(Information courtesy of Asian Civilisations Museum press release)

I do watch selected Korean dramas, therefore, I was able to relate and understand some of the items that were exhibited inside this exhibition. Some exhibits were intriguing and I was able to learn more about Korean history, heritage and culture.

The paintings and artworks on display were a real eye-opener for me, especially some of the paintings that were quite long in the length and the amount of delicate and skilful display of people on the paintings.

Having watched a small number of Korean dramas that showcased the Joseon dynasty, I got excited when I saw the clothing on display! This was as close as getting to learn more about Korean history, heritage and culture in Singapore since I haven’t visit Korea yet! (Ok, I think it’s high time that I plan a travel photography holiday to Korea)

From artwork, paintings, furniture, fashion, clothing, manuscripts and artefacts, this is a very meticulously curated special exhibition on Korea’s Joseon Dynasty, right here in Singapore, at the Asian Civilisations Museum.

I wasn’t able to view everything on display at the Joseon Korea: Court Treasures and City Life during the official opening event. Therefore, I have to visit the exhibition and add on more photographs to share with my readers here!

To all the Korean Wave (especially Korean drama) fans in Singapore, the Joseon Korea: Court Treasures and City Life special exhibition is definitely worth a visit! While it is not exactly visiting a Korean drama production setup, entering into the world of Joseon Dynasty, you are able to learn more about them and appreciate the Korean drama period shows even better!

I would like to thank Asian Civilisations Museum for the invitation to Joseon Korea: Court Treasures and City Life official opening event and the opportunity to tour the exhibition.

Key information on Joseon Korea: Court Treasures and City Life special exhibition

Location: Asian Civilisations Museum

Period: 22nd April 2017 to 23rd July 2017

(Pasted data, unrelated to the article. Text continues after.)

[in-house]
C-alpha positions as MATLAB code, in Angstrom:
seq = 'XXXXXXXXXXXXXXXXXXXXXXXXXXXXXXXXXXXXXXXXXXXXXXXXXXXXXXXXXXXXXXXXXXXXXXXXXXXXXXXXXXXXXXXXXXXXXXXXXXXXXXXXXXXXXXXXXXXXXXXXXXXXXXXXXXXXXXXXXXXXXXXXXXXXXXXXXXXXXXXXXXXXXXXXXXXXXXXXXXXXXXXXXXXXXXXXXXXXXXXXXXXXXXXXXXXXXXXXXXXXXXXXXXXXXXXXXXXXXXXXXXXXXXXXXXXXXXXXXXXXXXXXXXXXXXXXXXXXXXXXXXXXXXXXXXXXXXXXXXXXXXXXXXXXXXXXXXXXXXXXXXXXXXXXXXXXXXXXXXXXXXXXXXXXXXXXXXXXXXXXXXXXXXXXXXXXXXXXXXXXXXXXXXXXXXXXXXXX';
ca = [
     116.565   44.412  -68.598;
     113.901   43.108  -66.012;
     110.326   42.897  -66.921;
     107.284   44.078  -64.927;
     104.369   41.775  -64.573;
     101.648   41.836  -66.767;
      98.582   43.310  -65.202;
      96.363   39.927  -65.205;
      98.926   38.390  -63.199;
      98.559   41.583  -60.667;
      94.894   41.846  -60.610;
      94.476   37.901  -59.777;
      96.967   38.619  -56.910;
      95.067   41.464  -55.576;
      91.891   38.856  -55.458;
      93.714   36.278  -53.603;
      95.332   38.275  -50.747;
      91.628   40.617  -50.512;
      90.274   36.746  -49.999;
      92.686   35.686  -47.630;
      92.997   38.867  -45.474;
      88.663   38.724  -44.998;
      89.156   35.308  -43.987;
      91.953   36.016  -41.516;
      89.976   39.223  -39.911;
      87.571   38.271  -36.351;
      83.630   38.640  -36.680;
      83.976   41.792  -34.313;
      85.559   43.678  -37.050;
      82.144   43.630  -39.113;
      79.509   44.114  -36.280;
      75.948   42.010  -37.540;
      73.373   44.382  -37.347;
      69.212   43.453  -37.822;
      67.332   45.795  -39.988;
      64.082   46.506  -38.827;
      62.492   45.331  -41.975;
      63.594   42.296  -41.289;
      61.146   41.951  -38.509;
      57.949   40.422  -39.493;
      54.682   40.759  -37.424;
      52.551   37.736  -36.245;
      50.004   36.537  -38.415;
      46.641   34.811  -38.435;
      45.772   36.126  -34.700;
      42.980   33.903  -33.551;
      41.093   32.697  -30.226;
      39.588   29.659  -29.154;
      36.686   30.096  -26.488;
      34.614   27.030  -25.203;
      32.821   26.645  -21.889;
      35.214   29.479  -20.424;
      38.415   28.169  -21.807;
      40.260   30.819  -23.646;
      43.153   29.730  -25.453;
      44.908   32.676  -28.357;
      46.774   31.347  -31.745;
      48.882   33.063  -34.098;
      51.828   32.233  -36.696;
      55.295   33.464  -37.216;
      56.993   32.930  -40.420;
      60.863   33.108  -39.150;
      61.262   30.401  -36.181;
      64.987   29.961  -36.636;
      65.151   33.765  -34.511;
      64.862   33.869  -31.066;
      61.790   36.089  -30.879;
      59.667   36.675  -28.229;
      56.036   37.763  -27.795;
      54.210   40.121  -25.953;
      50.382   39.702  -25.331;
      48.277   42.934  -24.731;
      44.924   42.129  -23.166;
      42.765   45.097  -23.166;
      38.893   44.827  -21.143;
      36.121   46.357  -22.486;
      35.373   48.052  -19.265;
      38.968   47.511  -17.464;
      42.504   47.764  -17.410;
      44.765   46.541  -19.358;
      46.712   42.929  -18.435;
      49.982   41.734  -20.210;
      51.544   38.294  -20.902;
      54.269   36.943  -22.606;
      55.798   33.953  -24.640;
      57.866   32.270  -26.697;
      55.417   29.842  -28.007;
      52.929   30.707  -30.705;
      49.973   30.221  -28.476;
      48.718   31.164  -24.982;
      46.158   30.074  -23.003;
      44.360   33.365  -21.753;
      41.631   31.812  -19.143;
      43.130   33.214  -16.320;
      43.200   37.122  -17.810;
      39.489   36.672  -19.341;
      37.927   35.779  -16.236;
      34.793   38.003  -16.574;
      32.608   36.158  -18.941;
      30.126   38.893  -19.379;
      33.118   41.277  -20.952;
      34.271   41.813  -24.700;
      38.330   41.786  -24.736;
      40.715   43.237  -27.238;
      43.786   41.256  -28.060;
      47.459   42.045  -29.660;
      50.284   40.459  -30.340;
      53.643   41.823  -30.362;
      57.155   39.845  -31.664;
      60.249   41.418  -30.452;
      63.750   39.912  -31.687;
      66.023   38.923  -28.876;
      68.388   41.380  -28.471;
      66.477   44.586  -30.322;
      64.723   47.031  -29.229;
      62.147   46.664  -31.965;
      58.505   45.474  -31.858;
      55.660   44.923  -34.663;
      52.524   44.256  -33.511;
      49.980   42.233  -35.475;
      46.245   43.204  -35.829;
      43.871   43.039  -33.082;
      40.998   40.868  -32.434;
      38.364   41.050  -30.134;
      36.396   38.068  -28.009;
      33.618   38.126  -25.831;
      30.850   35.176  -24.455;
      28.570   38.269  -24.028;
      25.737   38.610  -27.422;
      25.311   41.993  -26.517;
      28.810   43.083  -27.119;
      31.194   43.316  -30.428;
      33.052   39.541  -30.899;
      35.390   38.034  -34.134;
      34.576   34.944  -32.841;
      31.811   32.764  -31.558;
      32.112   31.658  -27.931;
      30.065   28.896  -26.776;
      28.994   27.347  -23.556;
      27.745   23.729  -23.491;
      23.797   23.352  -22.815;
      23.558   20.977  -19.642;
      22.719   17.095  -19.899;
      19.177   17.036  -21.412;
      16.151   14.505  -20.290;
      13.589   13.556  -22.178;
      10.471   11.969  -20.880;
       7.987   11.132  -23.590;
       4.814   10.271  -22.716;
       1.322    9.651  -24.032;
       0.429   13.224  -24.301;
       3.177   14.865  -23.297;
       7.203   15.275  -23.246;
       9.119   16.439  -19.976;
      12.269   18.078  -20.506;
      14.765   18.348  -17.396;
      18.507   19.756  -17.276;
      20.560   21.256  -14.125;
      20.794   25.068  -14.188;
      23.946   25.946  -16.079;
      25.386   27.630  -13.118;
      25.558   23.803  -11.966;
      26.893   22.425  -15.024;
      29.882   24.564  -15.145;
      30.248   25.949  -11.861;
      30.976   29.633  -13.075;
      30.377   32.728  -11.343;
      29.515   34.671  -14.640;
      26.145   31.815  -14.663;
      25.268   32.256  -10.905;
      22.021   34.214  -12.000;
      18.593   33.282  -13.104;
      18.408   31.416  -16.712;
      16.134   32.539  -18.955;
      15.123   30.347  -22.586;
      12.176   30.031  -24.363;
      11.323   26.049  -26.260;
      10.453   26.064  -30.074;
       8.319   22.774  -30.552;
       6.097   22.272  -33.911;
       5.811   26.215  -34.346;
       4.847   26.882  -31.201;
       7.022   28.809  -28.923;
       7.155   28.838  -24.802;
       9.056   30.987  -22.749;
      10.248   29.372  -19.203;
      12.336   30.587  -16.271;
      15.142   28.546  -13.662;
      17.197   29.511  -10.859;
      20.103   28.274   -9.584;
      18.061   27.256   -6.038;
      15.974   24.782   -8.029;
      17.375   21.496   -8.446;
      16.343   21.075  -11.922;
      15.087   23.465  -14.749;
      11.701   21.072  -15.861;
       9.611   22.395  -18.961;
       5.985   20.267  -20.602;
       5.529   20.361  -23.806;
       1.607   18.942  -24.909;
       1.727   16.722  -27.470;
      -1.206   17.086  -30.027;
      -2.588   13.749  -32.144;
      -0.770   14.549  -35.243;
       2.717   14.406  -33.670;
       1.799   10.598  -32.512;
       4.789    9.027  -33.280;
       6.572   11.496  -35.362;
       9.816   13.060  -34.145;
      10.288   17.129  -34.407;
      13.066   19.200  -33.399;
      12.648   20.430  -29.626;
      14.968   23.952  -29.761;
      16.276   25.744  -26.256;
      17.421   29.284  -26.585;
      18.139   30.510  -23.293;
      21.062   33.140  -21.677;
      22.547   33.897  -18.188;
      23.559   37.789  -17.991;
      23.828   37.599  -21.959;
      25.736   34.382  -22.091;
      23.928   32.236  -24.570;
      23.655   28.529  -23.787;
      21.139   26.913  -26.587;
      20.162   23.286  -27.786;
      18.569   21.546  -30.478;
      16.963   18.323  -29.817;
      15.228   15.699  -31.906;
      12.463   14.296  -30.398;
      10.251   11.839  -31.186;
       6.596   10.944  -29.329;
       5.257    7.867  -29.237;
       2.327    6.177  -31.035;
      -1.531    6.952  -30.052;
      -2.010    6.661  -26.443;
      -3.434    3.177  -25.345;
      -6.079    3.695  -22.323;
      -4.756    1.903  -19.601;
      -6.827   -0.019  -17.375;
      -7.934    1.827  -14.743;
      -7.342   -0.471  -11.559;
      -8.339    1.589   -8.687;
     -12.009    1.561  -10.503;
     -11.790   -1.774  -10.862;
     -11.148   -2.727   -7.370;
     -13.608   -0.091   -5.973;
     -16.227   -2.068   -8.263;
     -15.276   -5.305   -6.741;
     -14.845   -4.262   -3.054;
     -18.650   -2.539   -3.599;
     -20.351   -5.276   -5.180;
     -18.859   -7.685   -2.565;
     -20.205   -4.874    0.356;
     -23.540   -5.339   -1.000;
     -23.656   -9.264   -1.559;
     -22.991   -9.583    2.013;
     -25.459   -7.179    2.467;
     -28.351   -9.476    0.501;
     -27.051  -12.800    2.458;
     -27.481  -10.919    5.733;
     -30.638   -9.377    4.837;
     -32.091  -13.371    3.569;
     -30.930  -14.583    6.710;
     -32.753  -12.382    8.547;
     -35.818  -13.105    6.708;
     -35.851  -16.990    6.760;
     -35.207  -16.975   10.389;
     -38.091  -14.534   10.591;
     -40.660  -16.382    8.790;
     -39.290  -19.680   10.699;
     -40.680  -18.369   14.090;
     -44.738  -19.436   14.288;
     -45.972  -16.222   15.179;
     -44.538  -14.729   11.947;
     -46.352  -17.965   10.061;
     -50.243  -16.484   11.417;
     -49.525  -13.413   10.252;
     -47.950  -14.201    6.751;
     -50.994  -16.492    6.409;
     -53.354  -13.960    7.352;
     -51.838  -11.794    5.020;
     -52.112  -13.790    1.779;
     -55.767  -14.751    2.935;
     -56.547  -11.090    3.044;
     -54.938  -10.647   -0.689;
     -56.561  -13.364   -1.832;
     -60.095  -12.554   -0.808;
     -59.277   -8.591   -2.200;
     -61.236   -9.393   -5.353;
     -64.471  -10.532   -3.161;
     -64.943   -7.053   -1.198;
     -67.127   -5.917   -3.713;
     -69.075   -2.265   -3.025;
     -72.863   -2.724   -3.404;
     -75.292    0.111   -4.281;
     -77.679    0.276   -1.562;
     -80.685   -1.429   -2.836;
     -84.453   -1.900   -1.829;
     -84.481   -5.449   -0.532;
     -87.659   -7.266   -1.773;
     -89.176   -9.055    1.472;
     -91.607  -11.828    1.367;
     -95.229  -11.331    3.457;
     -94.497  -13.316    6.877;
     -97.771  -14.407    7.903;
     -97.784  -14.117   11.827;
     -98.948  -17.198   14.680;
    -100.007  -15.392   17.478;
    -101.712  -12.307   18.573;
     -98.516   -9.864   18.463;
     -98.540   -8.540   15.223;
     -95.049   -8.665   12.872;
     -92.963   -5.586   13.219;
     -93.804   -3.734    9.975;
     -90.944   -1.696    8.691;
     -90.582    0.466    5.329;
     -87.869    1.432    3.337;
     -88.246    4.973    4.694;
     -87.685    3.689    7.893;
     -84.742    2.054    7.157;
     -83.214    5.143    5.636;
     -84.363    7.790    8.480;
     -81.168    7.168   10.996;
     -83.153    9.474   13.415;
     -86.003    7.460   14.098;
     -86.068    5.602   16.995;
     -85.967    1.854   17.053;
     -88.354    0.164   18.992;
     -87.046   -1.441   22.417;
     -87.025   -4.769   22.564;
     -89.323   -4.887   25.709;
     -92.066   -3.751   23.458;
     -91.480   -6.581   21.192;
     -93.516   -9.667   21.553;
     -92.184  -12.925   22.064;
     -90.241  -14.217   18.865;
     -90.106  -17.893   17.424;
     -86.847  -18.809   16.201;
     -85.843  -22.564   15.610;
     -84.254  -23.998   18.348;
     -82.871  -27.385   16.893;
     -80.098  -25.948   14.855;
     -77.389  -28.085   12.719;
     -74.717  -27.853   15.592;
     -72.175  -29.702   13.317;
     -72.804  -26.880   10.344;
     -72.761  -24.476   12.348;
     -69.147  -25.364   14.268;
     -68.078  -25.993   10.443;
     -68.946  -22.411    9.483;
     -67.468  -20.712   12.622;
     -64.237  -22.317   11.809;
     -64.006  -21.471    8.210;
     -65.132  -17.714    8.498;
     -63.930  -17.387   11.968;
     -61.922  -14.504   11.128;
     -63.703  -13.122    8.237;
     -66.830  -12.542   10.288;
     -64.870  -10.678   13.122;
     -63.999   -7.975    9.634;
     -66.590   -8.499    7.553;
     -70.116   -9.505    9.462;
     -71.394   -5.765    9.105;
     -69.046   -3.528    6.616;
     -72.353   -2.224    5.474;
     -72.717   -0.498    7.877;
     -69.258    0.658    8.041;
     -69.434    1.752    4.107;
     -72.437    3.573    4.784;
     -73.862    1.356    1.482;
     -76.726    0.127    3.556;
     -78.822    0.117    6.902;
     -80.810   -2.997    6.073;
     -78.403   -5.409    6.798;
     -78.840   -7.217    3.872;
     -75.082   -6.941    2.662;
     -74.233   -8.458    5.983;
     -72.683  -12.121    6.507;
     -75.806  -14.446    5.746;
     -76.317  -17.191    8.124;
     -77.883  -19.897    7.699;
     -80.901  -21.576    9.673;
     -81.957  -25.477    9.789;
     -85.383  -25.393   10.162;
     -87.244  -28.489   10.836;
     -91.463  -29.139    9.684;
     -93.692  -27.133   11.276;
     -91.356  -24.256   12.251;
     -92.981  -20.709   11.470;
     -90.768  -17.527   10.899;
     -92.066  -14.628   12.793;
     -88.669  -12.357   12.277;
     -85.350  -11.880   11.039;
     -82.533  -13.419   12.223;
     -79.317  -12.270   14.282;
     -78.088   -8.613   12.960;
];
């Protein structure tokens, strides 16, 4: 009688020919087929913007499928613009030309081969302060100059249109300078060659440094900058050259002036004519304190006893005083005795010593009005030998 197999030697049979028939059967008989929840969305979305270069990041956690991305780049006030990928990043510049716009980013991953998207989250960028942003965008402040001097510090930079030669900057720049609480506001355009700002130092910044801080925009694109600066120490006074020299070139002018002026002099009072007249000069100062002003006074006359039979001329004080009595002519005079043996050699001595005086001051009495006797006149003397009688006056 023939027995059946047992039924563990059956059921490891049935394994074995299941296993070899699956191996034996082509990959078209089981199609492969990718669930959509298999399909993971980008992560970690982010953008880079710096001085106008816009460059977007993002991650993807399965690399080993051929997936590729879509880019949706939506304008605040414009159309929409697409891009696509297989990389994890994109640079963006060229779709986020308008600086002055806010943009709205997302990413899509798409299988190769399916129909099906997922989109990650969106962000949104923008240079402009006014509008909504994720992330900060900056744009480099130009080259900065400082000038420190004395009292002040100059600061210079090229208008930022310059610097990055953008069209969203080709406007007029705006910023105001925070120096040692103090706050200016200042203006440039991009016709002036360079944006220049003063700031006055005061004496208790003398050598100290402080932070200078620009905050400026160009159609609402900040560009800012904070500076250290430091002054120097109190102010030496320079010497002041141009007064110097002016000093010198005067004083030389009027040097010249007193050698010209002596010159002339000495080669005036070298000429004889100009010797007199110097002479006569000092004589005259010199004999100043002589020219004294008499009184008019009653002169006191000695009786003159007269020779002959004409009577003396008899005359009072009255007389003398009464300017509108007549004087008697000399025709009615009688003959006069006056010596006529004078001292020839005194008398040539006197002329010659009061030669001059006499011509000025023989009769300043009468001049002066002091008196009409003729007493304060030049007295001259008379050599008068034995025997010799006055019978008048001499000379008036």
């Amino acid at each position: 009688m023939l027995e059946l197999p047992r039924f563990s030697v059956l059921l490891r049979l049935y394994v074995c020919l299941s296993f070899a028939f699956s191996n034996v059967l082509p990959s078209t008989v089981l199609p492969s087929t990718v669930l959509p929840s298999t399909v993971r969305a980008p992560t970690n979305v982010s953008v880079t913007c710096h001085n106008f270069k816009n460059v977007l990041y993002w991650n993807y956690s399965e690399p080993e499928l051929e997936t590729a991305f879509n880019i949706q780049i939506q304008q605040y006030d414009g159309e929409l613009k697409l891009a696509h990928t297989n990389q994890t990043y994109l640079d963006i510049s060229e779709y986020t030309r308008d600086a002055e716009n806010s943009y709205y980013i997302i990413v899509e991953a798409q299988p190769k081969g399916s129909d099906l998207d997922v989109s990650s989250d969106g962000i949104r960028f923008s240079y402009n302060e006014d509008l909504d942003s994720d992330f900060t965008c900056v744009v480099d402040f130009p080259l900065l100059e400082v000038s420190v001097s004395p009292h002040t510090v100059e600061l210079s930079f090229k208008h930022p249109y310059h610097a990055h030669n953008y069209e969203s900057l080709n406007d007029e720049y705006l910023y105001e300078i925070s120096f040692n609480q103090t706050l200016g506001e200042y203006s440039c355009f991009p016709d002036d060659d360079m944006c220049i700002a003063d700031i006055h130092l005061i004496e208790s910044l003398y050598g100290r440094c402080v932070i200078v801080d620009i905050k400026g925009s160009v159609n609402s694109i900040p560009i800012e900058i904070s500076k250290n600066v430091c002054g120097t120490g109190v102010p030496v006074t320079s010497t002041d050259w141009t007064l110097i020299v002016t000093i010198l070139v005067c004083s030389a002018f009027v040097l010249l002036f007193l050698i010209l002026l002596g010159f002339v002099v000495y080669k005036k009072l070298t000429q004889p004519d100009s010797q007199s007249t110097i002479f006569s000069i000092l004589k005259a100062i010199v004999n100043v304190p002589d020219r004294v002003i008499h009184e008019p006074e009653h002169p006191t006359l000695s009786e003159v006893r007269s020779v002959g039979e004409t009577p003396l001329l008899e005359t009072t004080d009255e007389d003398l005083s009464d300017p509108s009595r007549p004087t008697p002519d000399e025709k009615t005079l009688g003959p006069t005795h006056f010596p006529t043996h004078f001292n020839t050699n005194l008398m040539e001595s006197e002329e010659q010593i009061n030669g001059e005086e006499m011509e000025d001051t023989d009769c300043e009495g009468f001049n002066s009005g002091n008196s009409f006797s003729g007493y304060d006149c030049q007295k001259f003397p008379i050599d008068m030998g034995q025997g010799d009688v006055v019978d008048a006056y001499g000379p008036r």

Ticketing:

  Price
Singaporeans and Permanent Residents (Adults) $10
Singaporeans and Permanent Residents (Concession: Seniors, Students, NSF*) Free
Non-Residents (Adults) $15
Non-Residents (Concession: Seniors, Students*) $10
Non-Residents (Family of 5) $45

Website: www.acm.org.sg

Tango-enabled VR and AR tour of the National Museum of Singapore

The use of virtual reality (VR) and augmented reality (AR) in the society is slowly gaining acceptance and application in real life. In an earlier article, I shared an article on using AR in a hospitality/hotel environment. Today, I am going to share another story, the use of VR and AR in a museum in Singapore, the National Museum of Singapore.

With the Tango technology platform created by Google, the National Museum of Singapore is one of the first museums in the world to adopt this technology. Tango is a set of sensors and computer vision software that enables smartphone augmented reality that allows users to imagine new spaces, get things done, and play games in a new dimension.

Visitors can enjoy the VR and AR tour with a Tango-enabled mobile device and they can go back in time and history, to retrace and learn about the National Museum of Singapore’s early history, artefacts and exhibits over time. This is a very interesting journey and I had the opportunity to experience, test and share my stories and photos with my readers here. Using indoor mapping, VR and AR, visitors will be able to explore how the National Museum of Singapore has evolved over the past 130 years.

There are six points of interest that participants of this tour can explore on the Tango-enabled Architecture tour with the Museum guide. Let me bring you a sneak peak into some of the VR and AR scenes from the Tango-enabled mobile device.

3D model of the National Museum

At at the Main Rotunda on Level 1 and the Glass Atrium on Level 2, the visitors on this tour can activate a 3D replica of the building on the Tango-enabled mobile device, it provides information on its structural components and allows the participant to navigate around the façade. Visitors can also see how the National Museum of Singapore has changed over the years, just by using the “Time Slider” view.

Virtual World of Past Artefacts